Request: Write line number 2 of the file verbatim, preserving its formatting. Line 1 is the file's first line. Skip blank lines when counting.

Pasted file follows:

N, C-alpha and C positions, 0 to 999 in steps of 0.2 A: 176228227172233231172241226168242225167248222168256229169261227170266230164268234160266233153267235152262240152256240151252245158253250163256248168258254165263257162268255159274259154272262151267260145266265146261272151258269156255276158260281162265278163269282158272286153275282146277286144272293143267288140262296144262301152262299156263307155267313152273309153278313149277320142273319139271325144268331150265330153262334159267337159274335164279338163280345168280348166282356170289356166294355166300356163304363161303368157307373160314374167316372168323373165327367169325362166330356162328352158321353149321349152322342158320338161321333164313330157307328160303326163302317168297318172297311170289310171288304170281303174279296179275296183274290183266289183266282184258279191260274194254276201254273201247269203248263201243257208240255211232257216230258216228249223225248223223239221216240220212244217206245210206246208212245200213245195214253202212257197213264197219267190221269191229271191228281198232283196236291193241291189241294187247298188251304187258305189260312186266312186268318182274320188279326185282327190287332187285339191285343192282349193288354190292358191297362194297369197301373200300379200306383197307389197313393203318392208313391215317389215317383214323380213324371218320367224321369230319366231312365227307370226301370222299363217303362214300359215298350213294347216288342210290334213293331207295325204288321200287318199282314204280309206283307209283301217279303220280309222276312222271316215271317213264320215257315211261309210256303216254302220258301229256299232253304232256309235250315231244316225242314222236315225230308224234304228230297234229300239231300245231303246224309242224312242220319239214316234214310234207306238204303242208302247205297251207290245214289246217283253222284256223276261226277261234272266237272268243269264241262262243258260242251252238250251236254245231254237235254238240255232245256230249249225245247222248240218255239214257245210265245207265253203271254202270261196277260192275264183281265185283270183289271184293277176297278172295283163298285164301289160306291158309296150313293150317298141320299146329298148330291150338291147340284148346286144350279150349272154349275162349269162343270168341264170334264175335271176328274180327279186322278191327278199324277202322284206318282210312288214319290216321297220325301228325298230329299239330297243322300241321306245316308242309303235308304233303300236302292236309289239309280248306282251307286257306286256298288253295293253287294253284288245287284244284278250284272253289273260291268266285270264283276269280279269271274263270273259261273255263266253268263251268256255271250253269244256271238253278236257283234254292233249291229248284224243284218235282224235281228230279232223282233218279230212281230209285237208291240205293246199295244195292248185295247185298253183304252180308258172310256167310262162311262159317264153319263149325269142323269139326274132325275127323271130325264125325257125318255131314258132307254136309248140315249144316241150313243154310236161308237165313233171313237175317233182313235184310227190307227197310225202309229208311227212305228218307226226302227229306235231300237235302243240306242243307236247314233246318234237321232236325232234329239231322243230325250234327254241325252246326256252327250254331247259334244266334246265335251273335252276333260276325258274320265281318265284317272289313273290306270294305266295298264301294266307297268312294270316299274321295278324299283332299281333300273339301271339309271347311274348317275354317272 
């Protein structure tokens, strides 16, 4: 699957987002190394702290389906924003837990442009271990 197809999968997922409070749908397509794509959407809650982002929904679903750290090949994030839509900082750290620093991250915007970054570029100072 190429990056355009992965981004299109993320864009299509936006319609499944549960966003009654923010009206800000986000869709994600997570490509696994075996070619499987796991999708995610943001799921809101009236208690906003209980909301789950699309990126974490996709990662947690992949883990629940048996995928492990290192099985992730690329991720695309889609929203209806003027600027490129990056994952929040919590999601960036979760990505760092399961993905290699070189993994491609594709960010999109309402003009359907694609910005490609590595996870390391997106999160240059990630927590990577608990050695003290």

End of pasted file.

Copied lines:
């Protein structure tokens, strides 16, 4: 699957987002190394702290389906924003837990442009271990 197809999968997922409070749908397509794509959407809650982002929904679903750290090949994030839509900082750290620093991250915007970054570029100072 190429990056355009992965981004299109993320864009299509936006319609499944549960966003009654923010009206800000986000869709994600997570490509696994075996070619499987796991999708995610943001799921809101009236208690906003209980909301789950699309990126974490996709990662947690992949883990629940048996995928492990290192099985992730690329991720695309889609929203209806003027600027490129990056994952929040919590999601960036979760990505760092399961993905290699070189993994491609594709960010999109309402003009359907694609910005490609590595996870390391997106999160240059990630927590990577608990050695003290």